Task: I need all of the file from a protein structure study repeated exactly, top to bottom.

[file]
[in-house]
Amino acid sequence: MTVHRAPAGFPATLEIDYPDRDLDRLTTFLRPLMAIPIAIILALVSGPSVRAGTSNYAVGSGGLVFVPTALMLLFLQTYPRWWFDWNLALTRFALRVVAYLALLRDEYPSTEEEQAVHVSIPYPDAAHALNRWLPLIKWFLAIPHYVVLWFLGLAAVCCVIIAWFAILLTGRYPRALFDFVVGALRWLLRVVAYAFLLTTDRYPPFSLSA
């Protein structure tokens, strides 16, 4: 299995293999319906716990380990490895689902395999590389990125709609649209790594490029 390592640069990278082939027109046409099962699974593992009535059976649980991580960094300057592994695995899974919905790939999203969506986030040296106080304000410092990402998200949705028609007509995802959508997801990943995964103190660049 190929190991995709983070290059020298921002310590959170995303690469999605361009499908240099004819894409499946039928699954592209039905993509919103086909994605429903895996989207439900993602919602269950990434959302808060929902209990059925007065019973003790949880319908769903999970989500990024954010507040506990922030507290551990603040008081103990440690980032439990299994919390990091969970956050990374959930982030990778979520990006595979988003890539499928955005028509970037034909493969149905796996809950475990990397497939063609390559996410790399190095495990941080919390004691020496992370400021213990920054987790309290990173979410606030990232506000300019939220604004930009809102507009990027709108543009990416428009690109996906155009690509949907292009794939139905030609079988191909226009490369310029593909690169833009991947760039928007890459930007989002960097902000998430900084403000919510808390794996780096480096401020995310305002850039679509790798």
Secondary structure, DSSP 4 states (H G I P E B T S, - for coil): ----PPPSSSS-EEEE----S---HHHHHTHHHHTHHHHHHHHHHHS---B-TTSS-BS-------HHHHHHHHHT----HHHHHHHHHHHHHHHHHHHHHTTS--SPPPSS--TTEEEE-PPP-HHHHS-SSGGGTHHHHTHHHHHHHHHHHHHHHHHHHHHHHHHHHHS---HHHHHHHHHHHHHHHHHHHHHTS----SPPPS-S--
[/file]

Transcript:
[in-house]
Amino acid sequence: MTVHRAPAGFPATLEIDYPDRDLDRLTTFLRPLMAIPIAIILALVSGPSVRAGTSNYAVGSGGLVFVPTALMLLFLQTYPRWWFDWNLALTRFALRVVAYLALLRDEYPSTEEEQAVHVSIPYPDAAHALNRWLPLIKWFLAIPHYVVLWFLGLAAVCCVIIAWFAILLTGRYPRALFDFVVGALRWLLRVVAYAFLLTTDRYPPFSLSA
């Protein structure tokens, strides 16, 4: 299995293999319906716990380990490895689902395999590389990125709609649209790594490029 390592640069990278082939027109046409099962699974593992009535059976649980991580960094300057592994695995899974919905790939999203969506986030040296106080304000410092990402998200949705028609007509995802959508997801990943995964103190660049 190929190991995709983070290059020298921002310590959170995303690469999605361009499908240099004819894409499946039928699954592209039905993509919103086909994605429903895996989207439900993602919602269950990434959302808060929902209990059925007065019973003790949880319908769903999970989500990024954010507040506990922030507290551990603040008081103990440690980032439990299994919390990091969970956050990374959930982030990778979520990006595979988003890539499928955005028509970037034909493969149905796996809950475990990397497939063609390559996410790399190095495990941080919390004691020496992370400021213990920054987790309290990173979410606030990232506000300019939220604004930009809102507009990027709108543009990416428009690109996906155009690509949907292009794939139905030609079988191909226009490369310029593909690169833009991947760039928007890459930007989002960097902000998430900084403000919510808390794996780096480096401020995310305002850039679509790798």
Secondary structure, DSSP 4 states (H G I P E B T S, - for coil): ----PPPSSSS-EEEE----S---HHHHHTHHHHTHHHHHHHHHHHS---B-TTSS-BS-------HHHHHHHHHT----HHHHHHHHHHHHHHHHHHHHHTTS--SPPPSS--TTEEEE-PPP-HHHHS-SSGGGTHHHHTHHHHHHHHHHHHHHHHHHHHHHHHHHHHS---HHHHHHHHHHHHHHHHHHHHHTS----SPPPS-S--